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Swiss to vote on cutting health care costs

Parliament gave the green light for a nationwide vote on health insurance reform (www.pbs.org)

High earners face exorbitant health premiums, under a proposed overhaul of the health insurance system, which is to go to a nationwide vote.

Parliament on Thursday gave the go-ahead for the vote to take place next year.

The super rich - such as the Swiss People's Party's Christoph Blocher - could see their monthly premiums rise to a whopping SFr85,000, according to the Zurich-based daily "Tages-Anzeiger".

On Thursday, the House of Representatives rejected a Senate call to delay a vote until current health reforms had passed through parliament.

The Social Democrat-backed people's initiative - "Health must remain affordable" - proposes linking the level of health insurance premiums to income and wealth - a move they claim would lead to a fairer distribution of the burden of health costs.

Switzerland is the only European country in which premiums are not based on the level of personal income.

Individuals of the same age and sex pay exactly the same price for the same healthcare coverage - regardless of income.

Distribution by stealth

But health law professor Dominique Sprumont argues that health insurance bills are indirectly related to earning power within the current system.

"The rich are paying more if you take into account the idea that they pay their taxes," he told swissinfo. "With those taxes, the government - whether cantonal or federal - is paying for subsidies for the people who cannot afford to pay the full premium."

Sprumont says that in some cantons as much as two-thirds of the population have their premiums subsidised.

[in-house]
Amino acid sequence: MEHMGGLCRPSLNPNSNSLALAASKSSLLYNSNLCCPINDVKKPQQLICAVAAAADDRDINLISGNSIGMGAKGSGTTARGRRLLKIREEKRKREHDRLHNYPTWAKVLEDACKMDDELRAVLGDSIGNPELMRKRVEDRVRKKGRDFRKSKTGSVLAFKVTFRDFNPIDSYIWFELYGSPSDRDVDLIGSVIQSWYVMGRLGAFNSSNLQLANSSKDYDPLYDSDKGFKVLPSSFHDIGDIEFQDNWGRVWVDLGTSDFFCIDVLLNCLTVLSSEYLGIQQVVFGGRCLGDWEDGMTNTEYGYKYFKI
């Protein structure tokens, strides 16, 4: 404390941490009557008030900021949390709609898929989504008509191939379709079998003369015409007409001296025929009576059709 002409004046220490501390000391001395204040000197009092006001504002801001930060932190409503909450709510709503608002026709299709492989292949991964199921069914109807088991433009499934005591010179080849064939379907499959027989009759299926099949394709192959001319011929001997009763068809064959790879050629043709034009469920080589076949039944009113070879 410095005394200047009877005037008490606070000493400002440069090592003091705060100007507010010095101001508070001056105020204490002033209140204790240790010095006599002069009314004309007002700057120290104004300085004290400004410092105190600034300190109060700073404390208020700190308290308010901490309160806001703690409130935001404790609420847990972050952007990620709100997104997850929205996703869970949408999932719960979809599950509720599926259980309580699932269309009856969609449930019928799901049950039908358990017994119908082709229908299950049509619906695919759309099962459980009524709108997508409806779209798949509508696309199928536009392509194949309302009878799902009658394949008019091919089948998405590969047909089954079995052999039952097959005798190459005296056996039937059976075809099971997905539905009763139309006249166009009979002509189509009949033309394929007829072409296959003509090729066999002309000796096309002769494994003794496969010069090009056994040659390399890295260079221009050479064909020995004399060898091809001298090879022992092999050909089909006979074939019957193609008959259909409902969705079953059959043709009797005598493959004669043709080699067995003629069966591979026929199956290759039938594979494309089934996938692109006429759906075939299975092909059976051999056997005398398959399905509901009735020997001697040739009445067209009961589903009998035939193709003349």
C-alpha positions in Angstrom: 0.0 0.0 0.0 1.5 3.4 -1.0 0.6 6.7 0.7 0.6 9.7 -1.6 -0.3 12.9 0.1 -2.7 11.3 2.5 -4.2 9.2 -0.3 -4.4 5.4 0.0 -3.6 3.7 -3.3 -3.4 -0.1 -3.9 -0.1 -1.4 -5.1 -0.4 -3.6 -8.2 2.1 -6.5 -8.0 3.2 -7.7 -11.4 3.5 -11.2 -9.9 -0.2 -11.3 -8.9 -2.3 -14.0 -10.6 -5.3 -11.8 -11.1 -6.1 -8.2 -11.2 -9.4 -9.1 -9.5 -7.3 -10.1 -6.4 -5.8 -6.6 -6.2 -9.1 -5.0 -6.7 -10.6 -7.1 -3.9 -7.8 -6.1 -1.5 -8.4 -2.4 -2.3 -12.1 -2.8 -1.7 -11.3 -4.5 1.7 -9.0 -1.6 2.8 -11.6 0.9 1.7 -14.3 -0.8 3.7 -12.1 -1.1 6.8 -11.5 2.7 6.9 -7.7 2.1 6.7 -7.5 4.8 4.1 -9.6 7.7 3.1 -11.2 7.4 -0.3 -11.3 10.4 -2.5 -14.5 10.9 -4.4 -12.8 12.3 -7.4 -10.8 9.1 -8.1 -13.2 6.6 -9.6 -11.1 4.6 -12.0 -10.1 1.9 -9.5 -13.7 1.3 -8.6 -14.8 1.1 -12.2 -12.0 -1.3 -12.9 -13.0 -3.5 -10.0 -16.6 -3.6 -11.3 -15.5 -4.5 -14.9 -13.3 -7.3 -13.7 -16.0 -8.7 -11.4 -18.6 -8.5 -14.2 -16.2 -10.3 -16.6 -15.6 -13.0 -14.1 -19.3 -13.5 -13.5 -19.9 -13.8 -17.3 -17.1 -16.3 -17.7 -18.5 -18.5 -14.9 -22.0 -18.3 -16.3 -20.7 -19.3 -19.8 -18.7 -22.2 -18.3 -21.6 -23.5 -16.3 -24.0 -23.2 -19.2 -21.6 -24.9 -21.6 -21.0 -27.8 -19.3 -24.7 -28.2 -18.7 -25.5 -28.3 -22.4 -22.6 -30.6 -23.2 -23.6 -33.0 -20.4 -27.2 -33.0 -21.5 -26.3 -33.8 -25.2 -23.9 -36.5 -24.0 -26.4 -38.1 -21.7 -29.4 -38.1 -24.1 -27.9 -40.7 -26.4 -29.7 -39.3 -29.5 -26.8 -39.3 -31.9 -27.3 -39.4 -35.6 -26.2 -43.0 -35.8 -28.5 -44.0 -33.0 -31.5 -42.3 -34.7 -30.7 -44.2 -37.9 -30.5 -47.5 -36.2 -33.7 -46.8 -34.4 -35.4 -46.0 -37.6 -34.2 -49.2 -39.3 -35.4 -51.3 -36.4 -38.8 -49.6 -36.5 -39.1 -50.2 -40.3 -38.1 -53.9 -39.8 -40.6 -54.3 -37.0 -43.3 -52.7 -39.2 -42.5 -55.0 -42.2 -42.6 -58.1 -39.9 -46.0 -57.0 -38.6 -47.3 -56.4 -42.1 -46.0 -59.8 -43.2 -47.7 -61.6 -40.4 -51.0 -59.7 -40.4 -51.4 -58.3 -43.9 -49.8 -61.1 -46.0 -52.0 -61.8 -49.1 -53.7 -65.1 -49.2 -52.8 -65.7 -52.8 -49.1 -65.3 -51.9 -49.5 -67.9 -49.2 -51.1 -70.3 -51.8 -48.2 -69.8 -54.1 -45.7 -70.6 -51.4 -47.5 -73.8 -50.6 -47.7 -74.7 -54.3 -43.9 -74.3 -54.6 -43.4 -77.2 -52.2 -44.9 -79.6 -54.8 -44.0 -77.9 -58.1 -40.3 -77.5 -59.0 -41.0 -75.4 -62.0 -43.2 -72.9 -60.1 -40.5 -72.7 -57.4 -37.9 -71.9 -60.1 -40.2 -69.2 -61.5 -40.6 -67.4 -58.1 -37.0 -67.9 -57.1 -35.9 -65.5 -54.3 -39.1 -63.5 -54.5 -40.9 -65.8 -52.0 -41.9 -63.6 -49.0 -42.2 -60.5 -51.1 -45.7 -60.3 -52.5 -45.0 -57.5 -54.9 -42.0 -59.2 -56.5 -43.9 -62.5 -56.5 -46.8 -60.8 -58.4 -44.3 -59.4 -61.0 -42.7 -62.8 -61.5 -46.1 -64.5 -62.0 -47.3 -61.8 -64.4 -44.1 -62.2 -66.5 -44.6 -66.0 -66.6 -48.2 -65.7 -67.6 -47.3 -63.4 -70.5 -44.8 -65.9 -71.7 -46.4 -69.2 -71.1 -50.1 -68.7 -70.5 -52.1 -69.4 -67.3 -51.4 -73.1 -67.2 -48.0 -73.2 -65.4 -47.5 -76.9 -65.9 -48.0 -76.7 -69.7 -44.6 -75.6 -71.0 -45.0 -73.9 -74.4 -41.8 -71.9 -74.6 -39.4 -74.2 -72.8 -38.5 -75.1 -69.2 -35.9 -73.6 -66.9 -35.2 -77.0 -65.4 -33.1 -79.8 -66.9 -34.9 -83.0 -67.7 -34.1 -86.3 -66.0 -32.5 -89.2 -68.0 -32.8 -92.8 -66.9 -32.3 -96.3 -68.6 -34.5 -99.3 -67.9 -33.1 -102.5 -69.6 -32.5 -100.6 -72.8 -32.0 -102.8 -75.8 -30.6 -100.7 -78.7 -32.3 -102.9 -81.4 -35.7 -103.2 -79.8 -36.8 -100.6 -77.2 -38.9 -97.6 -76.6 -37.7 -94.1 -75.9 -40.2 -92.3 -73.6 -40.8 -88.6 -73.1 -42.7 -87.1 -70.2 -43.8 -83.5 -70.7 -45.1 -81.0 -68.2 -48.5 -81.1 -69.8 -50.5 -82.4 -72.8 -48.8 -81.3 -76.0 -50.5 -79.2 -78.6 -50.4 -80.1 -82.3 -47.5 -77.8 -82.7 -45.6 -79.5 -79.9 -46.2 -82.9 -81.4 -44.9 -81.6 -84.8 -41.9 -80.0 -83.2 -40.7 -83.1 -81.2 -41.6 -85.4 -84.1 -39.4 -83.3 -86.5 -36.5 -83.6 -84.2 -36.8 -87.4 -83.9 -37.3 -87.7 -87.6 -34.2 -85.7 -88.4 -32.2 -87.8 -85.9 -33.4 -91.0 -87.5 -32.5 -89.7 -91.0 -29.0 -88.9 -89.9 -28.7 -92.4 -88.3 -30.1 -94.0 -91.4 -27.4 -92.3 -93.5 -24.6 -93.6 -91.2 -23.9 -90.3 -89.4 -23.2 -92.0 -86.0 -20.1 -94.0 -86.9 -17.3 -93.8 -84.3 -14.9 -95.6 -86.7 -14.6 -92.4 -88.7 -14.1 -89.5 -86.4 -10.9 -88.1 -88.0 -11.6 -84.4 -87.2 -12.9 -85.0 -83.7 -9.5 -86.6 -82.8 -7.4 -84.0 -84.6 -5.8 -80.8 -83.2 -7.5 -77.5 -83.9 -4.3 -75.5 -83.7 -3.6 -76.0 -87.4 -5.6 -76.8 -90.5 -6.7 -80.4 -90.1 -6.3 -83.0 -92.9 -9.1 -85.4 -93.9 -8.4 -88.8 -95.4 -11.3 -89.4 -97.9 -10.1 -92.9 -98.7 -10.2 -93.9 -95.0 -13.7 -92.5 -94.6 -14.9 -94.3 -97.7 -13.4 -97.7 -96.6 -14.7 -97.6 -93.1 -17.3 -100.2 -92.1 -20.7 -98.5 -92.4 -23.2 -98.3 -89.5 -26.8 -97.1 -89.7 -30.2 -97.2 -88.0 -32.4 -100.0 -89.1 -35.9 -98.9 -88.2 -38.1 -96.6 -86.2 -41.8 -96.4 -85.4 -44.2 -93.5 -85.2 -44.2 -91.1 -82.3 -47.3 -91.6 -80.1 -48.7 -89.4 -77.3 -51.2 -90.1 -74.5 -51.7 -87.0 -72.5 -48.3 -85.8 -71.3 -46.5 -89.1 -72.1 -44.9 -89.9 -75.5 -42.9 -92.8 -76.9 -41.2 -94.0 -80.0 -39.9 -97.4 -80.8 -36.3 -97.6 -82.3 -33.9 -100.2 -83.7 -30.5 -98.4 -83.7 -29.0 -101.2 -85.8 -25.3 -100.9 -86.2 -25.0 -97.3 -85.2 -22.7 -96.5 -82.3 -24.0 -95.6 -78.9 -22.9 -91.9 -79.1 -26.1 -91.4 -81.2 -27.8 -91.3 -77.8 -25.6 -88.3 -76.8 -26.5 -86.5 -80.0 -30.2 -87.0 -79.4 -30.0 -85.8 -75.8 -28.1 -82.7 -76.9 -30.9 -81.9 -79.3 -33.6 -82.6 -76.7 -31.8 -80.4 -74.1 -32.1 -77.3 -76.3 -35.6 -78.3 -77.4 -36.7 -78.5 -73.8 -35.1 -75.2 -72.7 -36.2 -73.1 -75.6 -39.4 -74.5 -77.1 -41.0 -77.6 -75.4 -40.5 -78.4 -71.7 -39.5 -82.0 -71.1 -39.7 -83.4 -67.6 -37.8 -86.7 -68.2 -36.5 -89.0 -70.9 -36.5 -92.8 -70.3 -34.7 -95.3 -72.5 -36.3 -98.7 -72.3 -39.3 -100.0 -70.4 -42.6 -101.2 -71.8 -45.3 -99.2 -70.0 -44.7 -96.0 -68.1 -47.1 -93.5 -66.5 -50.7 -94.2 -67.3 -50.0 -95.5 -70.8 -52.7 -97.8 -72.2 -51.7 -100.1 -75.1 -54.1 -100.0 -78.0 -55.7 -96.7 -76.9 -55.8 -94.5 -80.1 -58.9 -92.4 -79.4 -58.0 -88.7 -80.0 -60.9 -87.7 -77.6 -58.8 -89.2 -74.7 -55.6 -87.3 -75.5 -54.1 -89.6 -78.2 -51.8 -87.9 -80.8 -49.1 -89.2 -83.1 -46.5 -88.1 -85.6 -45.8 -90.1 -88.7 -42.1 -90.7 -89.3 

Reform

Parliament is currently discussing a number of proposals to slash spiralling healthcare costs.

These include limiting the number of doctors, easing imports on cheaper drugs and reducing the number of services covered by mandatory health insurance.

Last week the Senate voted in favour of delaying a nationwide vote on the people's initiative to link premiums to income.

Sprumont says many politicians fear the Swiss will vote "yes", forcing the government to incorporate the proposals into any reform of health policy.

"The initiative is a social initiative," he said. "It is responding to the demands and needs of the population to have some control on healthcare costs.

"The right and centre-right parties have no interest in going in that direction. Instead they would like to see more competition between insurers and healthcare providers to bring costs down."

Compulsory cover

In October the government announced that basic compulsory cover was due to rise by an average of 9.6 per cent across the country next year.

It will be the second year running that the Swiss face a huge increase in their health insurance bills.

Healthcare costs in Switzerland are among the highest in the world. According to 1998 figures from the Organisation of Economic Cooperation and Development, they account for 10.4 per cent of the country's Gross Domestic Product (GDP).

That puts Switzerland in second place behind the United States with 12.9 per cent of GDP.

swissinfo, Jonathan Summerton

Key facts

Basic health insurance has risen by almost 30 per cent in Switzerland since 1996.
Switzerland is the only European country in which premiums are not based on the level of personal income.
Healthcare costs in Switzerland are among the highest in the world - they account for 10.4 per cent of the country's Gross Domestic Product.
The Swiss face an average hike of 9.6 per cent for the cost of basic compulsory cover for 2003.

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